Published by Hachette UK on August 22nd 2017
Genres: Contemporary, Fiction, Literary
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Aviva Grossman, an ambitious Congressional intern in Florida, makes the life-changing mistake of having an affair with her boss - who is beloved, admired, successful, and very married - and blogging about it. When the affair comes to light, the Congressman doesn't take the fall, but Aviva does, and her life is over before it hardly begins. She becomes a late-night talk show punchline; she is slut-shamed, labelled as fat and ugly, and considered a blight on politics in general.
How does one go on after this? In Aviva's case, she sees no way out but to change her name and move to a remote town in Maine. She starts over as a wedding planner, tries to be smarter about her life, and to raise her daughter to be strong and confident.
But when, at the urging of others, she decides to run for public office herself, that long-ago mistake trails her via the Internet like a scarlet A. These days, Google guarantees that the past is never, ever, truly past, that everything you've done will live on for everyone to know about for all eternity. And it's only a matter of time until Aviva/Jane's daughter, Ruby, finds out who her mother was, and is, and must decide whether she can still respect her.
“I’m not a murderer,” she says. “I’m a slut, and you can’t be acquitted of that.”
Aviva Grossman is “Florida’s answer to Monica Lewinsky”. A young Jewish intern in a congressman’s office, she soon finds herself caught up in an affair with the older and married man. When the affair makes it into the regional media, Congressman Levin experiences some negative press, a few tut tuts, and then goes on to enjoy a lifetime in office. His marriage survives the scandal.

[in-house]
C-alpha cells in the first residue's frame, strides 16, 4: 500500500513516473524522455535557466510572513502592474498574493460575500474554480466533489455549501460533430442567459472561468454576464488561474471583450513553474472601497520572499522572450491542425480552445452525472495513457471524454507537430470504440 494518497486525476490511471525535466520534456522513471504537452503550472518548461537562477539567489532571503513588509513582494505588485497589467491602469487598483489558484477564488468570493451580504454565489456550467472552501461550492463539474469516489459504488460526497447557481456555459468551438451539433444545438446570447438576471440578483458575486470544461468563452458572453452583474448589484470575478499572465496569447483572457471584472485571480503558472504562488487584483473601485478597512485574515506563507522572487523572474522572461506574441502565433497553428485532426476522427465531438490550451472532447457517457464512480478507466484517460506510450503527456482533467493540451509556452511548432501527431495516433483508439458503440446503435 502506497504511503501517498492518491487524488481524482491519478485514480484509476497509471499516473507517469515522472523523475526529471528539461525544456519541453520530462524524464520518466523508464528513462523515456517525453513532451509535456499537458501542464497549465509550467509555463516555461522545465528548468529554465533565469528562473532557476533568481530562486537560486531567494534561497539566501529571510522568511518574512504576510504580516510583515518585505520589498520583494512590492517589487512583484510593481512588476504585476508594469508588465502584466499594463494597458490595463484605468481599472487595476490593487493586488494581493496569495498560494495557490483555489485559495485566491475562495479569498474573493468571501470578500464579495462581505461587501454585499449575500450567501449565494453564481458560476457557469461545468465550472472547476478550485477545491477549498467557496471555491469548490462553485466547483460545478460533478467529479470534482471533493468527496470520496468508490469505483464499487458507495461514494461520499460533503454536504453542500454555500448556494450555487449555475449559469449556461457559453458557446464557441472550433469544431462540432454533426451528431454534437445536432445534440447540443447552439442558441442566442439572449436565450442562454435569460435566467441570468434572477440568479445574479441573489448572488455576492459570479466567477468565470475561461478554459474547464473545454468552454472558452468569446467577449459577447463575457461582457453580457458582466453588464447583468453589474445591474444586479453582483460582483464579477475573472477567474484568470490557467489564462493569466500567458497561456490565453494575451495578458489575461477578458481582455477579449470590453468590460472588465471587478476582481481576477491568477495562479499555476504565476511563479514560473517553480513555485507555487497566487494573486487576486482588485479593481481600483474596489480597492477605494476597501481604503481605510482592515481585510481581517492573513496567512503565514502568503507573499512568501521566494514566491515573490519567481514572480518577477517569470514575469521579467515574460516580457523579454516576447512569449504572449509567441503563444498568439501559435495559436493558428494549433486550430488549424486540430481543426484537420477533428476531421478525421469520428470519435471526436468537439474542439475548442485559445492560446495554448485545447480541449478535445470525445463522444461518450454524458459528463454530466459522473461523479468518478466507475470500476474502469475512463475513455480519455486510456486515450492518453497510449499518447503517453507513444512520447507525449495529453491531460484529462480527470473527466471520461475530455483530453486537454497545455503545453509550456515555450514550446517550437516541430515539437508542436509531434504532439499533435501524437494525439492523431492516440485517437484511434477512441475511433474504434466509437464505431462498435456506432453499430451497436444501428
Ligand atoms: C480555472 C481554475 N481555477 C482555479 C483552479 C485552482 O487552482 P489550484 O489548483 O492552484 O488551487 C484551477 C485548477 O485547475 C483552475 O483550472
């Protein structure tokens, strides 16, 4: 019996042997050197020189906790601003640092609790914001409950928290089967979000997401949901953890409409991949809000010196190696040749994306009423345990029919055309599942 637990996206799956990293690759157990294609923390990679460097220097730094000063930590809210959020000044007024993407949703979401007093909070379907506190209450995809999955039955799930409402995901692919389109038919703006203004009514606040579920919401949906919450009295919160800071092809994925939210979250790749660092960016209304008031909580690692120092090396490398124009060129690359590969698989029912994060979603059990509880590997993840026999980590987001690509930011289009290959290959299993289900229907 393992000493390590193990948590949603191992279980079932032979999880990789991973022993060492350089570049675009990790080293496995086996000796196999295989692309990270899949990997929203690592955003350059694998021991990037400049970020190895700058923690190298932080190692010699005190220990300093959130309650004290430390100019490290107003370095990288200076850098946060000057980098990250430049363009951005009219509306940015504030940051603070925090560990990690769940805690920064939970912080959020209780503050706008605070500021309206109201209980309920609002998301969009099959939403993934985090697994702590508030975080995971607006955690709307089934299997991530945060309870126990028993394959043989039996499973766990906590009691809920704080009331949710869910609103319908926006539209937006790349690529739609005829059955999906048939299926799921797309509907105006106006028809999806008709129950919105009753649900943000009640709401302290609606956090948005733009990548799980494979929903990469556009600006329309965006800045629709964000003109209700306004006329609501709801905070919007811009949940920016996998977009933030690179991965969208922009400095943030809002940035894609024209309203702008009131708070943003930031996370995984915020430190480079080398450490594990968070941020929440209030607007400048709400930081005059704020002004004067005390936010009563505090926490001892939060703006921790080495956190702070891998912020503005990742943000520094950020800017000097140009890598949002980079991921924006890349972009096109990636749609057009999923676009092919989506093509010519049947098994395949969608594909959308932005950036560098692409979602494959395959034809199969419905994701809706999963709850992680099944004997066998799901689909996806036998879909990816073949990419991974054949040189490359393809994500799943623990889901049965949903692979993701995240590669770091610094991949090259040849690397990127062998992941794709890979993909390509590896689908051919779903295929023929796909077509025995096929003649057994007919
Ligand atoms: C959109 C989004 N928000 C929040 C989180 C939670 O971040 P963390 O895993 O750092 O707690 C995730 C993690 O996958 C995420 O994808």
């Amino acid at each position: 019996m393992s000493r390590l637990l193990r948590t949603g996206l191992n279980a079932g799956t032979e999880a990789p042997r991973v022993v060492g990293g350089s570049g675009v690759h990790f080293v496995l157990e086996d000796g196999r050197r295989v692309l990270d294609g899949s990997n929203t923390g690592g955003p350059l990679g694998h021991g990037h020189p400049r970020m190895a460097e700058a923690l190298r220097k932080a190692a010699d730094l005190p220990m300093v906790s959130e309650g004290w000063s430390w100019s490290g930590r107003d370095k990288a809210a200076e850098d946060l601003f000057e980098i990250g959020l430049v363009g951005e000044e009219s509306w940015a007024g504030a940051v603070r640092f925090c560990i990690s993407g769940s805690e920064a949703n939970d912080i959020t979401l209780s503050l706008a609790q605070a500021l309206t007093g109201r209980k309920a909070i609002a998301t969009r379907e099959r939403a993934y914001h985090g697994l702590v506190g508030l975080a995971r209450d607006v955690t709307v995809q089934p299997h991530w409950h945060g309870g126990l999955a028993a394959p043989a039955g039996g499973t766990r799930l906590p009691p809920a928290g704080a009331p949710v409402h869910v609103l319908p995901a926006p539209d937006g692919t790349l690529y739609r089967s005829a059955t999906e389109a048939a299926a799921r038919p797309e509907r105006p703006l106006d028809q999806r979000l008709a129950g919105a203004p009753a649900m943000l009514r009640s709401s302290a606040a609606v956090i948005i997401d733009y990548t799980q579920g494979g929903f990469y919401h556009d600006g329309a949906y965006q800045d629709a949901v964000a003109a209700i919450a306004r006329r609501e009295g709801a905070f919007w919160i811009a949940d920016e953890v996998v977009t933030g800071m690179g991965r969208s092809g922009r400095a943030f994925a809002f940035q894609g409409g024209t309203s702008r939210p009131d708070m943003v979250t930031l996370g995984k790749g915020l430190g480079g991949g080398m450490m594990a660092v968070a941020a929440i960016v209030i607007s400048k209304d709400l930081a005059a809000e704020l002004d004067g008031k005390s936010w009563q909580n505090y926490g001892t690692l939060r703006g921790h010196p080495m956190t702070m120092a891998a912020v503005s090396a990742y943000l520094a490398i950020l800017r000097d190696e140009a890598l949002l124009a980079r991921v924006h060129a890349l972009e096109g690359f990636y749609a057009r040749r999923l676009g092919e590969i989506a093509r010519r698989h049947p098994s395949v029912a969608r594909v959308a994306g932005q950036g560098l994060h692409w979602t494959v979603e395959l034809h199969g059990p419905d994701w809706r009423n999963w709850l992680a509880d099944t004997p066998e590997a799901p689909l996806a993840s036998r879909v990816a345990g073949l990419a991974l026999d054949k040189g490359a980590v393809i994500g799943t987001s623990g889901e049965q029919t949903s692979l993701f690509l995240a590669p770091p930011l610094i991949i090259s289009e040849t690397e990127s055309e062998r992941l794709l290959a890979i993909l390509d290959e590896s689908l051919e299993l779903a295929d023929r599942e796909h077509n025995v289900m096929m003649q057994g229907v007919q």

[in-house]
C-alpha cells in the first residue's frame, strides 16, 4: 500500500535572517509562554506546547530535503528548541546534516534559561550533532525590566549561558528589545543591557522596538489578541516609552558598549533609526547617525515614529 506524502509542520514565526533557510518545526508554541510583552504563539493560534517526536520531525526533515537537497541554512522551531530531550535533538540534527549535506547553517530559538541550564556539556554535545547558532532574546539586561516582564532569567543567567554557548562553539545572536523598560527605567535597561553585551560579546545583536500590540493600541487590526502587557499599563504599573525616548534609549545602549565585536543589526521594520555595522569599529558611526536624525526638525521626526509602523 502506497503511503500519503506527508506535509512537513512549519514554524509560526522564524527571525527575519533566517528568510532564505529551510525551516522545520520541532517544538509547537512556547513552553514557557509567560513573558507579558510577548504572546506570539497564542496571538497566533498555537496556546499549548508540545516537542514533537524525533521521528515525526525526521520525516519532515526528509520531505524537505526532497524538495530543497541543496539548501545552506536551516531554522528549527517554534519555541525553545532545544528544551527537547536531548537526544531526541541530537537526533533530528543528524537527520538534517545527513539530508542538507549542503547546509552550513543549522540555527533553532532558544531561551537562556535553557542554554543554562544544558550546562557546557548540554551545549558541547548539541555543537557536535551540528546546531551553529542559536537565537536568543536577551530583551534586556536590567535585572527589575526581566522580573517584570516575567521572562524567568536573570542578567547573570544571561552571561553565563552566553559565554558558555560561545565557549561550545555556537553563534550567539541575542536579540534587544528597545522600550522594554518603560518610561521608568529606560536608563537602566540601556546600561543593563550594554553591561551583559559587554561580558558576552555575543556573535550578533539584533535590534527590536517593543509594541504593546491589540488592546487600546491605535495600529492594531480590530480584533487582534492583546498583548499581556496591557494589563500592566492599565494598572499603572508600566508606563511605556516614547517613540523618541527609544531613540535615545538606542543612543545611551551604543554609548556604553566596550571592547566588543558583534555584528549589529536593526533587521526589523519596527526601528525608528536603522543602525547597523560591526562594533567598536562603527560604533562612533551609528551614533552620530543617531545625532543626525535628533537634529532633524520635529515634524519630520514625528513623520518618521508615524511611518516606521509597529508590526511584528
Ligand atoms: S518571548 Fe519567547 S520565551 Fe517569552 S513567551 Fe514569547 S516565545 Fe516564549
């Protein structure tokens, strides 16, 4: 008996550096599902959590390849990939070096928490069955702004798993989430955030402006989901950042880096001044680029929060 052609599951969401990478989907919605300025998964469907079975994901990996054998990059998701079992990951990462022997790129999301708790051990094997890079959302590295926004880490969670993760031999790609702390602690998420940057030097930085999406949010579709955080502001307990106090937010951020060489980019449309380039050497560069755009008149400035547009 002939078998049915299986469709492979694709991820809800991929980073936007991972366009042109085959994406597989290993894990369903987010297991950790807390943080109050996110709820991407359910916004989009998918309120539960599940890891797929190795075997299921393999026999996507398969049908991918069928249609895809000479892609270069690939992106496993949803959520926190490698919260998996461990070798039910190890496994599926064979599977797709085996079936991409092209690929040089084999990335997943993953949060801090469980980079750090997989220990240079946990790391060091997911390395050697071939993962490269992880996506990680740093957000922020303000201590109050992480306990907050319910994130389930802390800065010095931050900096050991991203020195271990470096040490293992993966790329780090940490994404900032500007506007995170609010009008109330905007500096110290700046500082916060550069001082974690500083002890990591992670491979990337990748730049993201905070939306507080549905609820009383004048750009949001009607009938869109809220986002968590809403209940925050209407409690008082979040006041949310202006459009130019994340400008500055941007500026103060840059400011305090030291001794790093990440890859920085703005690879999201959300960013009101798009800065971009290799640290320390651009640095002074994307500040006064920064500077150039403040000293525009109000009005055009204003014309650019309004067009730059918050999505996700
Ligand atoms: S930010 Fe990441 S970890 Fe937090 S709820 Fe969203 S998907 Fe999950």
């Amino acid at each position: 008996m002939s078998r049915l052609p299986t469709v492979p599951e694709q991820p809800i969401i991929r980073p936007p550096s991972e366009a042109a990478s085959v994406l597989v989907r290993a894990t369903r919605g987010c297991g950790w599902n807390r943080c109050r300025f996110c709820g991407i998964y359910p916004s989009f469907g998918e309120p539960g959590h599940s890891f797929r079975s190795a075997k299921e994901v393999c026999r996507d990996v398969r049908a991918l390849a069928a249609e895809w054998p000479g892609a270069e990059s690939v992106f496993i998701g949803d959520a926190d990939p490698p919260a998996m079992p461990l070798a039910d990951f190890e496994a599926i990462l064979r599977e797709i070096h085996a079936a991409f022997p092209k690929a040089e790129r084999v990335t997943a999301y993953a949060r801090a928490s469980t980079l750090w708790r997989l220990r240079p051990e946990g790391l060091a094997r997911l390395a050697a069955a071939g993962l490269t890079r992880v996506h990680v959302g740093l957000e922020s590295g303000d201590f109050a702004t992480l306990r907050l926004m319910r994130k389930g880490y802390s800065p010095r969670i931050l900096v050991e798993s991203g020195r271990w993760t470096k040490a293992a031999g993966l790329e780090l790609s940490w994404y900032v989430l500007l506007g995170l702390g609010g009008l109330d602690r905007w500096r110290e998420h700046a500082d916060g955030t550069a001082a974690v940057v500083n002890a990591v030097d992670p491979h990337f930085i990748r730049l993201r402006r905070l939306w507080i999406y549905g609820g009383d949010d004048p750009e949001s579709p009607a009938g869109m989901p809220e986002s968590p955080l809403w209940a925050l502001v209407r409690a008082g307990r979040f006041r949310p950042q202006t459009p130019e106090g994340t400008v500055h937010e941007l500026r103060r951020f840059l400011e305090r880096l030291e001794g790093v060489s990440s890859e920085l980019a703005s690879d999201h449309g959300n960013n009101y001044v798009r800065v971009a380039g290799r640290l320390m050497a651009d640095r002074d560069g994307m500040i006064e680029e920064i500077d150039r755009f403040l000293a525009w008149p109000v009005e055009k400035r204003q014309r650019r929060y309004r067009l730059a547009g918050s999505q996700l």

Aviva, on the other hand, has her life completely ruined. Though a skilled and qualified poli-sci graduate, no one will hire her. No one wants to date her. How dare she go after a married man, they say. Who wants to hire someone so morally challenged? Her only option is to start over somewhere completely new.
The story is obviously heavily-inspired by the famous Lewinsky scandal. Zevin exposes the misogyny and double standards that exist in politics, sex scandals, and in many areas of life. It’s a fictional story, but it is hard not to notice the very real parallels – how Bill Clinton’s marriage and career survived, how Lewinsky was torn apart by the media, and how even in the last election, almost twenty years after the scandal, jokes about Hillary not “blowing it” and how the last Clinton presidency “left a bad taste in [Lewinsky’s] mouth” were extremely popular.
Aviva is, in many ways, Monica Lewinsky reimagined, not as a sexy seductress, but as a foolish young woman dazzled by a powerful older man. She is reimagined as someone’s daughter, an ambitious student with a love of politics and, later, as a mother of a young girl herself.
It’s a powerful feminist story. What I liked perhaps most of all was that all the women in this story are deeply flawed and make mistakes. The book is split between the perspectives of Aviva, her mother – Rachel, her daughter – Ruby, and Embeth – the congressman’s wife. I really loved that the author chose to do this. The true heart of feminism is acknowledging the different experiences of different women, and the book’s message was so much stronger with the inclusion of all these different perspectives.
There are so many great girl power quotes too, but I think it’s best for the reader to discover them while reading. In short, it’s just such a smart, warm and wonderful read, and an absolutely fantastic takedown of slut-shaming. I would recommend this for women of all ages.